After more than two years of preparation, 50+ dedicated physician editors, and one too many cups of coffee to count, we are proud to announce the launch of our full Step 2 CK package. Following the USMLE™ Content Outline, our Step 2 CK package offers a new and efficient way of studying, with an interlinked Qbank containing challenging questions, customized study sessions and platform features which enable you to feel right at home when it’s time to take the actual exam.
The Step 2 Clinical Knowledge (CK) Exam tests whether you can apply medical knowledge, skills and understanding of clinical sciences. While the Step 2 CK is sometimes regarded as a less important exam than the Step 1, it is imperative to score well. While you need a strong Step I score for your Residency Match, having a solid Step 2 score will separate you from other residency applicants. Here are some important things to consider when preparing for your Step 2 CK Exam.
With Halloween creeping up, this edition is dedicated to the haunted hospitals of the world. We’ve taken the liberty of showcasing some of the biggest, most sterile, labyrinthine structures we could find. From medical to mental hospitals, we’ll scare your socks off! Located all over the world, these hospitals are spooktacular. So, if ‘creepy’ is what you are looking for, you’ve come to the right place. Here are 10 of the most horrifying hospitals to avoid at all costs, although some charge a cover to visit.
For those of you starting your clinical journey and beginning to work more closely with patients, we want to take the opportunity to share a personal account from a healthcare provider’s perspective. During medical school, we oftentimes find ourselves pulling from the bottom - from best practice manuals to second-hand guidance and advice from both mentors and professors. However, we rarely get the opportunity to hear the perspective from a patient’s point-of-view; let alone, a ‘provider-turned-patient’ account. Amber Wright, a Cardiology Physician Assistant in New York City, switched from the role of treating patients to becoming one, after being diagnosed with Stage IIa breast cancer at the young age of 34. This is her story.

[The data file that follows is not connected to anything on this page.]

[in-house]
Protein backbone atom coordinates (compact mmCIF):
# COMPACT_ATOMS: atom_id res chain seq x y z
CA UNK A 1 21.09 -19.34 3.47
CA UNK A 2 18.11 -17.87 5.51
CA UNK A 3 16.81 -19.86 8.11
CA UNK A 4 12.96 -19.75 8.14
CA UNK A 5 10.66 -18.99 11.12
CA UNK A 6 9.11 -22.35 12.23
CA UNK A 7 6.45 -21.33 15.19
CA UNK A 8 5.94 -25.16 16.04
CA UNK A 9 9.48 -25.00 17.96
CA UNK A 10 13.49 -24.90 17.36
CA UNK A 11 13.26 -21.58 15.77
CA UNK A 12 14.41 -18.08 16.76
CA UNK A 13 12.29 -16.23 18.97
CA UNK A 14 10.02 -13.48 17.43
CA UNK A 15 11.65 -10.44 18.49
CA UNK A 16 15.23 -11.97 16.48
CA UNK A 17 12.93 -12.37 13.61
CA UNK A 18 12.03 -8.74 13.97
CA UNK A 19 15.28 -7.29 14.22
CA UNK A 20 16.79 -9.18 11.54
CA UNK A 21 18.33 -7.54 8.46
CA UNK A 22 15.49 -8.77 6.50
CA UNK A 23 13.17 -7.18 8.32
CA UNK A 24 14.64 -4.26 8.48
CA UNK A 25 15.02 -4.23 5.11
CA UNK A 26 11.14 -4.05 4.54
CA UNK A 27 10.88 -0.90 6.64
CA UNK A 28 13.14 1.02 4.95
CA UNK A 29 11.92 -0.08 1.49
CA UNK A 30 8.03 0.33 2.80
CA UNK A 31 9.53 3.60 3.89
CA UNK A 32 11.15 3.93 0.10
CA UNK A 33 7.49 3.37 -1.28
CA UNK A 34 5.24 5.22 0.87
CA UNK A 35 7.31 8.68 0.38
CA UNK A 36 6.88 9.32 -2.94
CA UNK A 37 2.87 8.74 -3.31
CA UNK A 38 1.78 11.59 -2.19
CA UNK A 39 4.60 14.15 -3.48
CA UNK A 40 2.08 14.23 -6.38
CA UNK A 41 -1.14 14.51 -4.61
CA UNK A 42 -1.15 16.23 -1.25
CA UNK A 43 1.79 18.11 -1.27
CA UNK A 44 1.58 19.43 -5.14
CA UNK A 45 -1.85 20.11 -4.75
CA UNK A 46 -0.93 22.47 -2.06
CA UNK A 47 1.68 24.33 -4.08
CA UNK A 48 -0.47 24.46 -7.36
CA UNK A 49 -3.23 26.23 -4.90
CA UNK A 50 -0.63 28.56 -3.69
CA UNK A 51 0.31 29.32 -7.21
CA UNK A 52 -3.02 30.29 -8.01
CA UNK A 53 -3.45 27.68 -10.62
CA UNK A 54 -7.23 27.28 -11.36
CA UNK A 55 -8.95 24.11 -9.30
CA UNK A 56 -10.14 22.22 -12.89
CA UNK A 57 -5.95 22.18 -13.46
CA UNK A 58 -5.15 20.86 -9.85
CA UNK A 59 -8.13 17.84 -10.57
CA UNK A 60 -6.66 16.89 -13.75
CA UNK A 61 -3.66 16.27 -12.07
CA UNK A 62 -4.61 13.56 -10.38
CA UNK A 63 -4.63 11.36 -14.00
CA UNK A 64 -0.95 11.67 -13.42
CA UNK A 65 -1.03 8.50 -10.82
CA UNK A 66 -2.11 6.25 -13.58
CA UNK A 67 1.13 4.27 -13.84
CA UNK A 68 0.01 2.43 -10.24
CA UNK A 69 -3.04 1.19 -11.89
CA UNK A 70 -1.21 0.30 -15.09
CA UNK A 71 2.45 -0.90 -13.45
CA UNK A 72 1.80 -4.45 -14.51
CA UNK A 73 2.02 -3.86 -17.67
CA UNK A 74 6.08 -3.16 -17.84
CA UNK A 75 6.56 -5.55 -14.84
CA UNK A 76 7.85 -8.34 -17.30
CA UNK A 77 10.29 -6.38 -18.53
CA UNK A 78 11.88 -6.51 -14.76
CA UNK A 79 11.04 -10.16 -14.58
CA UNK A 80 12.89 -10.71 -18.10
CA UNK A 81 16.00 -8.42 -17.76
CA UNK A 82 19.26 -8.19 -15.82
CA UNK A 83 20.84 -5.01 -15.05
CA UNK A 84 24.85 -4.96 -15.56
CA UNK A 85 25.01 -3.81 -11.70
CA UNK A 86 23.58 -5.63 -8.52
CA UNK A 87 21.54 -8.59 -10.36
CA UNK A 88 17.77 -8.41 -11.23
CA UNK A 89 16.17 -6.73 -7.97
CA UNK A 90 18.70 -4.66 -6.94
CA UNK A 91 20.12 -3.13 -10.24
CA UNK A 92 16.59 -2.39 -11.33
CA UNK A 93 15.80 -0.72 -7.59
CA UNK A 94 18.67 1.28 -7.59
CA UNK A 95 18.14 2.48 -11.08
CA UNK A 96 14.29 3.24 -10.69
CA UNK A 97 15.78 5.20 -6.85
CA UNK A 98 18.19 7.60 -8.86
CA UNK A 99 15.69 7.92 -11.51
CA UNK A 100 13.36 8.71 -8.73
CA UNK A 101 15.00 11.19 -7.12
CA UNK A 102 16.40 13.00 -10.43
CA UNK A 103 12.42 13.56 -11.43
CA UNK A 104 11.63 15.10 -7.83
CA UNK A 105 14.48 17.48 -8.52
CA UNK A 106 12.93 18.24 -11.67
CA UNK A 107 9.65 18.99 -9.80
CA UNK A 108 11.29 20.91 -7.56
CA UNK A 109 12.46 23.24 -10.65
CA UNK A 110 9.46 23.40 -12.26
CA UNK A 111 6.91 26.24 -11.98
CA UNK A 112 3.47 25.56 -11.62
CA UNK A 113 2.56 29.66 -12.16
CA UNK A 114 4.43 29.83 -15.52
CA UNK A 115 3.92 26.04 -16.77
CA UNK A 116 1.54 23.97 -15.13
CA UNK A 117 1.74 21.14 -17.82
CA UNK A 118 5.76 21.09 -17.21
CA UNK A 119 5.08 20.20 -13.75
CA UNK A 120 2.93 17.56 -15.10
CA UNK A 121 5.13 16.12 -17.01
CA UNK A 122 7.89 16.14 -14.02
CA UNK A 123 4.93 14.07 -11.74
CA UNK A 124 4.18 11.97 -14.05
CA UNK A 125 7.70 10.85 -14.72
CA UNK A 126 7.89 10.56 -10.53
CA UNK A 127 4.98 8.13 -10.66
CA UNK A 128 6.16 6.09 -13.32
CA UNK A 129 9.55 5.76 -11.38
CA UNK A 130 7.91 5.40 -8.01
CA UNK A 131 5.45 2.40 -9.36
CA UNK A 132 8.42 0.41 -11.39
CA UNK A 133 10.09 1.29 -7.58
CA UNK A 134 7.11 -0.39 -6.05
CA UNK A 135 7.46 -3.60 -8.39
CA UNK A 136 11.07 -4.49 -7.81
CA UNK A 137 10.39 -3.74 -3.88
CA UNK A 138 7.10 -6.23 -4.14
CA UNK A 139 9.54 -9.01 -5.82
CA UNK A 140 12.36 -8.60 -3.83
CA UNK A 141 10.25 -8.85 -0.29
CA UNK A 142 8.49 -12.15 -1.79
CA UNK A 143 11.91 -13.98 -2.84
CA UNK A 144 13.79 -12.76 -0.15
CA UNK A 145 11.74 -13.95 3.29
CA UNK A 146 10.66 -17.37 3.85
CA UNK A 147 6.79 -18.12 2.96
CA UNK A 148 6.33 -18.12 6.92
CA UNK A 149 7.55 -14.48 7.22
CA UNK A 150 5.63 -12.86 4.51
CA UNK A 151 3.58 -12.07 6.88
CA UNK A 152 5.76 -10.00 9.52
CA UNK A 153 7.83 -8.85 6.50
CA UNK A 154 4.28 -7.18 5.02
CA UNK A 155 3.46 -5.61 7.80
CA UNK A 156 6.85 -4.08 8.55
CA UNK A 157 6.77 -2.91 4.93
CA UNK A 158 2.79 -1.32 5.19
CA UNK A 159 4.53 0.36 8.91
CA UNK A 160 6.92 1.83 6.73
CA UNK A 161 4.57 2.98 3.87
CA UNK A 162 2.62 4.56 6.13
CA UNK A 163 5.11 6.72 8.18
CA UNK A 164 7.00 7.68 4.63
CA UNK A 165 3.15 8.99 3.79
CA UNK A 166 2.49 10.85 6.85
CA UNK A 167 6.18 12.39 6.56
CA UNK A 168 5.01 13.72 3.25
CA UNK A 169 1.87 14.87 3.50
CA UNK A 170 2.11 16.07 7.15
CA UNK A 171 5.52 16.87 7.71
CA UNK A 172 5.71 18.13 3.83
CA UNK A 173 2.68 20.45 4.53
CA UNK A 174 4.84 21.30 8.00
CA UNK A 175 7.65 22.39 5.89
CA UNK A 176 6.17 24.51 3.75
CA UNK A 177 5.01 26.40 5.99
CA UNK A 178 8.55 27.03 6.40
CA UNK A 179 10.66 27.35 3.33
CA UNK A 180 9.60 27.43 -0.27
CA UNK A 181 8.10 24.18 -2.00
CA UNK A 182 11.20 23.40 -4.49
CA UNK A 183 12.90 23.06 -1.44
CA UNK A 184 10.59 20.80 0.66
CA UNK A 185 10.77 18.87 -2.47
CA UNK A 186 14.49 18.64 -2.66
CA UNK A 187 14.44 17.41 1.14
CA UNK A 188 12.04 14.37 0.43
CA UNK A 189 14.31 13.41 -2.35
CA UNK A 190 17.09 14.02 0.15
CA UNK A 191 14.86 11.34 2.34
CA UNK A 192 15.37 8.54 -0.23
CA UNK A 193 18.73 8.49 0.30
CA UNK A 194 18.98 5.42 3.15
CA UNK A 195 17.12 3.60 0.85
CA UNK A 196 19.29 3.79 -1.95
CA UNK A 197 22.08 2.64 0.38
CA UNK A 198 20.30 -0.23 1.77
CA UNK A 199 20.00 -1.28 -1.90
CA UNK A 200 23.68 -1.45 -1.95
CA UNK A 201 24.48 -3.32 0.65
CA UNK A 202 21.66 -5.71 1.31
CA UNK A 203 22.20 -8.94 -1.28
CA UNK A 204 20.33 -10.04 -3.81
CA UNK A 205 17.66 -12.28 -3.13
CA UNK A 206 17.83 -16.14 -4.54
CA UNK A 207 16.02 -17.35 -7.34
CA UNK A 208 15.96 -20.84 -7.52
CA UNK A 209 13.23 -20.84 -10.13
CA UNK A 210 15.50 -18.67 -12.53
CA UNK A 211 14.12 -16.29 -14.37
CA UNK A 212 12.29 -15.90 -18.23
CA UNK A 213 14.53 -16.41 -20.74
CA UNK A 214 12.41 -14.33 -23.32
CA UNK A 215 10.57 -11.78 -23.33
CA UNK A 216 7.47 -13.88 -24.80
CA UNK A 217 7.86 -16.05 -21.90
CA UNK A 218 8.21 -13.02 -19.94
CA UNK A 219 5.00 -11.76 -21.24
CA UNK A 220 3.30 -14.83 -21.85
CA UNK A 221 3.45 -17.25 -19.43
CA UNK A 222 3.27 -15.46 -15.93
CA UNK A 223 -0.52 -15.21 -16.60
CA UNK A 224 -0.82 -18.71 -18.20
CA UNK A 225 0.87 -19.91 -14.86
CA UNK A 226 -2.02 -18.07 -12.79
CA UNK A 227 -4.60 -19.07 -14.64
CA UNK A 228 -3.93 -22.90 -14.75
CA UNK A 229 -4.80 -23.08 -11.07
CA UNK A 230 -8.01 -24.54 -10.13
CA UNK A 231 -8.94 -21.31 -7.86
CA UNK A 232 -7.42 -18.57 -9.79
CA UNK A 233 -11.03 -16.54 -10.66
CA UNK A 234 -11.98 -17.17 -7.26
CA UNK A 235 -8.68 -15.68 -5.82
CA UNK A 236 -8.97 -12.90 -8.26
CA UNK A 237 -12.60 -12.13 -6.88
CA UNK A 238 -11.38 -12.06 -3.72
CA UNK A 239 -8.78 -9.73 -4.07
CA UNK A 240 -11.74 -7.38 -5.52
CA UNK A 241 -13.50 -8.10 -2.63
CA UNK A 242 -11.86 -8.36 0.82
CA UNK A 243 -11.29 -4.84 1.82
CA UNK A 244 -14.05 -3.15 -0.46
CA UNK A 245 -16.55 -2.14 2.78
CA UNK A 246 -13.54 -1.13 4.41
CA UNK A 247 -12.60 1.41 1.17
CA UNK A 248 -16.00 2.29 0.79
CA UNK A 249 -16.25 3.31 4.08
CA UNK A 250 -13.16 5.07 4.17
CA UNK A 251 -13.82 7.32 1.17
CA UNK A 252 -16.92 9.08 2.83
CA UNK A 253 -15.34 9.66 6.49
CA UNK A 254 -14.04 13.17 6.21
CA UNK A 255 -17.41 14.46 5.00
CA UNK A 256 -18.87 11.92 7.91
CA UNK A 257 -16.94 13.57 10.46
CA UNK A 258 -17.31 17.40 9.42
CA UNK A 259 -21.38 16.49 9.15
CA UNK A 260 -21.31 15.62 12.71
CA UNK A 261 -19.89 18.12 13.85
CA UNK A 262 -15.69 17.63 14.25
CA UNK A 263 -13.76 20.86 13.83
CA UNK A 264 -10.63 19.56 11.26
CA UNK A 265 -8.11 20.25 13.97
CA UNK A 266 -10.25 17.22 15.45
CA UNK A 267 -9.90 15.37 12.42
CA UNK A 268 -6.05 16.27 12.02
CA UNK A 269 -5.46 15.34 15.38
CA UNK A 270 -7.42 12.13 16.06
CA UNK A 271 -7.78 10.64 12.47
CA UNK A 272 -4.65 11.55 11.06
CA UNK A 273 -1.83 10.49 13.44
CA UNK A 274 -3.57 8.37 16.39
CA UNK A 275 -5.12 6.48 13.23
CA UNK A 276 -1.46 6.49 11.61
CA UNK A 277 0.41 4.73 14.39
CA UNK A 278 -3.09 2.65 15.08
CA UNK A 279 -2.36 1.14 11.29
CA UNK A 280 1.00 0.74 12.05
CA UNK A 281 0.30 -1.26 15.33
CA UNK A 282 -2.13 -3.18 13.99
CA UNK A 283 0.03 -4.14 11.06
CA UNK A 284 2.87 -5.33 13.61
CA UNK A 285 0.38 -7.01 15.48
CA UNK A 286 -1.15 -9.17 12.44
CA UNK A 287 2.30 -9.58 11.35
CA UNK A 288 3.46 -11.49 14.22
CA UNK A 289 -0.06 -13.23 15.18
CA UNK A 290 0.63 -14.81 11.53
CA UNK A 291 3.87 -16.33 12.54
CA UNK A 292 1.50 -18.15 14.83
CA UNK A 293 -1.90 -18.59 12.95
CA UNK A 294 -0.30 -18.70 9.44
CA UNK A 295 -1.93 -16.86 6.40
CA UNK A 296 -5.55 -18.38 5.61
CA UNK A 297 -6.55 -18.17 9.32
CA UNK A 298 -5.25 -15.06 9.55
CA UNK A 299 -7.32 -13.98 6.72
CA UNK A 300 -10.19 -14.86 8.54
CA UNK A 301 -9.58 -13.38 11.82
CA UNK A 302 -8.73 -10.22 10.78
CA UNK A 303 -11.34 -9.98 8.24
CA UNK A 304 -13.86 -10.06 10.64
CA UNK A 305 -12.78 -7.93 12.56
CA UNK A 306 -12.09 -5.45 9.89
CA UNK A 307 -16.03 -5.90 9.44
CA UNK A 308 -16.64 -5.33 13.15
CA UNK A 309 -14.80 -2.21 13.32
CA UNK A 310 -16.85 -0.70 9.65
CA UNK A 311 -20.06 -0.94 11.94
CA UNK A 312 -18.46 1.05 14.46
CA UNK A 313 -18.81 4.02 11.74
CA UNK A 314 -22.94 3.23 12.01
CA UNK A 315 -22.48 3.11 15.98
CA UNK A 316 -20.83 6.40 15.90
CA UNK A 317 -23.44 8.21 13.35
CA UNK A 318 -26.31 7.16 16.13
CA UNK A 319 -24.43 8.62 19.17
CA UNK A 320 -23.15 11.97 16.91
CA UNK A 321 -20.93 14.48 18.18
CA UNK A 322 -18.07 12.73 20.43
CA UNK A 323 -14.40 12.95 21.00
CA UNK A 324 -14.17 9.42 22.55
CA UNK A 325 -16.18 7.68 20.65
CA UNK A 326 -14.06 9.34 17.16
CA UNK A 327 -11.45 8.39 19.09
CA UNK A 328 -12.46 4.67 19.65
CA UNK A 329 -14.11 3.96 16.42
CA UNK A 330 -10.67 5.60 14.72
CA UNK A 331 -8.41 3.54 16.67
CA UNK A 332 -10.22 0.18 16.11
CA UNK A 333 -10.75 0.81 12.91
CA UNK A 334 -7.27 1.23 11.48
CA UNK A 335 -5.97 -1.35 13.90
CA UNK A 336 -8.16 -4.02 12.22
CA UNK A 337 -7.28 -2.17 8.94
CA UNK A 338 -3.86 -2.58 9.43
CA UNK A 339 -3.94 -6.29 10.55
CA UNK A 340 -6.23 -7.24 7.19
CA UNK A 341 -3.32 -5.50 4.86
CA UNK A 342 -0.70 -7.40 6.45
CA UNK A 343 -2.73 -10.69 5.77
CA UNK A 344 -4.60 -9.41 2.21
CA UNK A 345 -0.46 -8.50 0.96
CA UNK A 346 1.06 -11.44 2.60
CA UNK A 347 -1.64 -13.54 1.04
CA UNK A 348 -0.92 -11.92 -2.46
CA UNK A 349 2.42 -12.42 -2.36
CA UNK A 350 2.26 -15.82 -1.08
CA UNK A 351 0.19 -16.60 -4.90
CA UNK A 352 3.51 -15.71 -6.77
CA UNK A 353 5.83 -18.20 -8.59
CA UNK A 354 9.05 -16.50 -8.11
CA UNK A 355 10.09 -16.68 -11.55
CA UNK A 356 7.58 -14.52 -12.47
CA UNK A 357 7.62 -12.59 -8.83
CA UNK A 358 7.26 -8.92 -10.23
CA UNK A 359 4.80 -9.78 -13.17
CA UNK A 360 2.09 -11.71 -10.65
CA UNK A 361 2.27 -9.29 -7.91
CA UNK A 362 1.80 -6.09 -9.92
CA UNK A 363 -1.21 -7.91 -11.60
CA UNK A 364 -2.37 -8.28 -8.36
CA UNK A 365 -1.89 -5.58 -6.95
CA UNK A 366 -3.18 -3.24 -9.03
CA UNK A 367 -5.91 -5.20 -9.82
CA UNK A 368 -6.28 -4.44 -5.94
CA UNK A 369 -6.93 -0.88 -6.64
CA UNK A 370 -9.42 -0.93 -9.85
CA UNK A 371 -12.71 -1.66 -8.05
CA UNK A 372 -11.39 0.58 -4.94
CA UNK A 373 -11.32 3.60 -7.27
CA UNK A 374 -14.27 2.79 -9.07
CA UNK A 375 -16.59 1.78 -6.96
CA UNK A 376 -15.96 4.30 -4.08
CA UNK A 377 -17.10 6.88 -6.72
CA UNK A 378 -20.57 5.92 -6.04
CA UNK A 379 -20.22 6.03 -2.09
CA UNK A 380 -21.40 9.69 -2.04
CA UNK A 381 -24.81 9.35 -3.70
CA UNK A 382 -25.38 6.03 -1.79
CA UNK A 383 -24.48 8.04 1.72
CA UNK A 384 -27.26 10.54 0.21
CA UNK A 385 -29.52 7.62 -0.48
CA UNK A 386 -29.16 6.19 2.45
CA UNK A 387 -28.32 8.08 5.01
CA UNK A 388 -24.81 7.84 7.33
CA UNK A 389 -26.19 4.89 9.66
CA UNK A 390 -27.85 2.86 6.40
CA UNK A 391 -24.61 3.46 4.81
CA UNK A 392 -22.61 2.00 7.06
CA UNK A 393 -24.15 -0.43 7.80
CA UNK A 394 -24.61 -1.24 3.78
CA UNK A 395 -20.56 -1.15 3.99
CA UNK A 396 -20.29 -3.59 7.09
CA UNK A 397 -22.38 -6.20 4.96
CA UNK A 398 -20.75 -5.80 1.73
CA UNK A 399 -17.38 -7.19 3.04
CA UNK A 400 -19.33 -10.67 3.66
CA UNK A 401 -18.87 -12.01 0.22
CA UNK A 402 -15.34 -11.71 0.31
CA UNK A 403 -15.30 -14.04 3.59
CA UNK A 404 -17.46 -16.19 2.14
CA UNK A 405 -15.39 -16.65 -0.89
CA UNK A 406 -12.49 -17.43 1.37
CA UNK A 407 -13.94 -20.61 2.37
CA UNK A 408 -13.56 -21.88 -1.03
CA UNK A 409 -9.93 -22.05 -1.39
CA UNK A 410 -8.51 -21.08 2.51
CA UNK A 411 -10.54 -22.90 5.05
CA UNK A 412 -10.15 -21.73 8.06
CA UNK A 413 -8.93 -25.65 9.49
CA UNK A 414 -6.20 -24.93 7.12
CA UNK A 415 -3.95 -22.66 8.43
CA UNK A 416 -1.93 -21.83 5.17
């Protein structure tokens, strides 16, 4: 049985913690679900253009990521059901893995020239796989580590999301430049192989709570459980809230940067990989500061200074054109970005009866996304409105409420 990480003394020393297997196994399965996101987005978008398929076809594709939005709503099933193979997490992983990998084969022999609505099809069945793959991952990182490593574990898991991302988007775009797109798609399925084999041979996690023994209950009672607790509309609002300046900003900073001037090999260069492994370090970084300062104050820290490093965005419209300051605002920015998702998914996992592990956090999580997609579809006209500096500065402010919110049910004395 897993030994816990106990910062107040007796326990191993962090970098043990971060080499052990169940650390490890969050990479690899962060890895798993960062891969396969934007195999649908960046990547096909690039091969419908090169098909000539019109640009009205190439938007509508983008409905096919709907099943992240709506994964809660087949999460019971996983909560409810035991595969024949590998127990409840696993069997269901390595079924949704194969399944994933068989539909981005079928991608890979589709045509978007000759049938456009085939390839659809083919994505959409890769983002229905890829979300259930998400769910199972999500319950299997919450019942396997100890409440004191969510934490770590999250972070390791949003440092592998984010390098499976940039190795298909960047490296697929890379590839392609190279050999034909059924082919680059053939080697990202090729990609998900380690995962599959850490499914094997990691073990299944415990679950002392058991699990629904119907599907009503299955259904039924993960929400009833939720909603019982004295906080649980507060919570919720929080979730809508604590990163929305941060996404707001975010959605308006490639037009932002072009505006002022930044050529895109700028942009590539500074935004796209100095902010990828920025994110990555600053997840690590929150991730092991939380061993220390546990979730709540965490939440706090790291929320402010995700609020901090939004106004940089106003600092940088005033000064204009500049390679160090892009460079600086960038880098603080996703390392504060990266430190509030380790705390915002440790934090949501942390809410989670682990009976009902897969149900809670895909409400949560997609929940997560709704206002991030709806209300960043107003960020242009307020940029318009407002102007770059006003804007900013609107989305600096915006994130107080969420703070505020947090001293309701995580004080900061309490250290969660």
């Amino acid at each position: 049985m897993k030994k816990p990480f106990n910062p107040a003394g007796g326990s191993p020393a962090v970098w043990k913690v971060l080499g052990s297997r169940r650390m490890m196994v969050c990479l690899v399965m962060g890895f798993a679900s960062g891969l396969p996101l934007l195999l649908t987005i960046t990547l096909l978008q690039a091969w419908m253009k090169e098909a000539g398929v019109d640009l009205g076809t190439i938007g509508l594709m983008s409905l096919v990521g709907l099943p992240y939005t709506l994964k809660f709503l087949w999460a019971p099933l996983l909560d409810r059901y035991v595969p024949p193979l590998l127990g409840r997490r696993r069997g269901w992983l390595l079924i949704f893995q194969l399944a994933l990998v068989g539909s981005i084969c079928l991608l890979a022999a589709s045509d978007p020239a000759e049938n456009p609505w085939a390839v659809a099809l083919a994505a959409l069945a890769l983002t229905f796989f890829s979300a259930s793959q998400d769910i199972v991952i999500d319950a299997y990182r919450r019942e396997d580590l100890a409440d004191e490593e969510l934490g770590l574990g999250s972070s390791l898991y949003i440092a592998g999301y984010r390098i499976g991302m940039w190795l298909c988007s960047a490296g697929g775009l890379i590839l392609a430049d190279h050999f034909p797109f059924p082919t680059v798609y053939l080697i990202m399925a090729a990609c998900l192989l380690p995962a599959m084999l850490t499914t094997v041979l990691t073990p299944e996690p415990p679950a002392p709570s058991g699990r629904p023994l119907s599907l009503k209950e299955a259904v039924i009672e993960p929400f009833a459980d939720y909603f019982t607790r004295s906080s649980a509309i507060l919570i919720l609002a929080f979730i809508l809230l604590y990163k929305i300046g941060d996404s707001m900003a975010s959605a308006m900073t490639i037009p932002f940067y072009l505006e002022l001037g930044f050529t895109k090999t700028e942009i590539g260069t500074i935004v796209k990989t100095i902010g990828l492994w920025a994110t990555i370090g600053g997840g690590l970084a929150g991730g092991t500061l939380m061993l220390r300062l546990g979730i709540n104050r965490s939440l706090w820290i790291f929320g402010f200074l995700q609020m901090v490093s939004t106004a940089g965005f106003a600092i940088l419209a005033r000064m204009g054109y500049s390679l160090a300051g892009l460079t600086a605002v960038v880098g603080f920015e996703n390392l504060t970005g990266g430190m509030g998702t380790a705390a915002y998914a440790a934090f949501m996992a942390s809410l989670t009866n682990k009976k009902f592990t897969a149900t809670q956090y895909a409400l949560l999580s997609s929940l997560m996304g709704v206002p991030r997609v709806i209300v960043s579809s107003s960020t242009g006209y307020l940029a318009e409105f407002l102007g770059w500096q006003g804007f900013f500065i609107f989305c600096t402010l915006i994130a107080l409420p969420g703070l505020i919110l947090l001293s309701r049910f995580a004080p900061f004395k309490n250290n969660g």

As a first-year med student, are you periodically checking in with yourself on your level of stress? With the semester well underway, there is no better time than now! Amna Iftikhar, a MS2 at CUNY School of Medicine in New York, talks about ways in which she has managed stress during a very demanding period of her life. She also discusses the importance of involvement outside of medical school and reverting back to her core motivation as ways of destressing.
As many of you know, October is Breast Cancer Awareness Month, which is an annual campaign dedicated to increasing the general sentience of the disease. According to the National Breast Cancer Foundation (NBCF), one in eight women in the United States will be diagnosed with breast cancer in her lifetime. With the prevalence of breast cancer so high, doctors will most likely have to deliver breast cancer prognoses with patients - some more frequently than others. Therefore, the importance of communicating empathetically and clearly when diagnosing patients with breast cancer is vital. Megan Childers, a Nurse Practitioner from Vanderbilt University, who manages and cares for cancer patients, has provided some valuable tips on talking with patients about breast cancer diagnoses.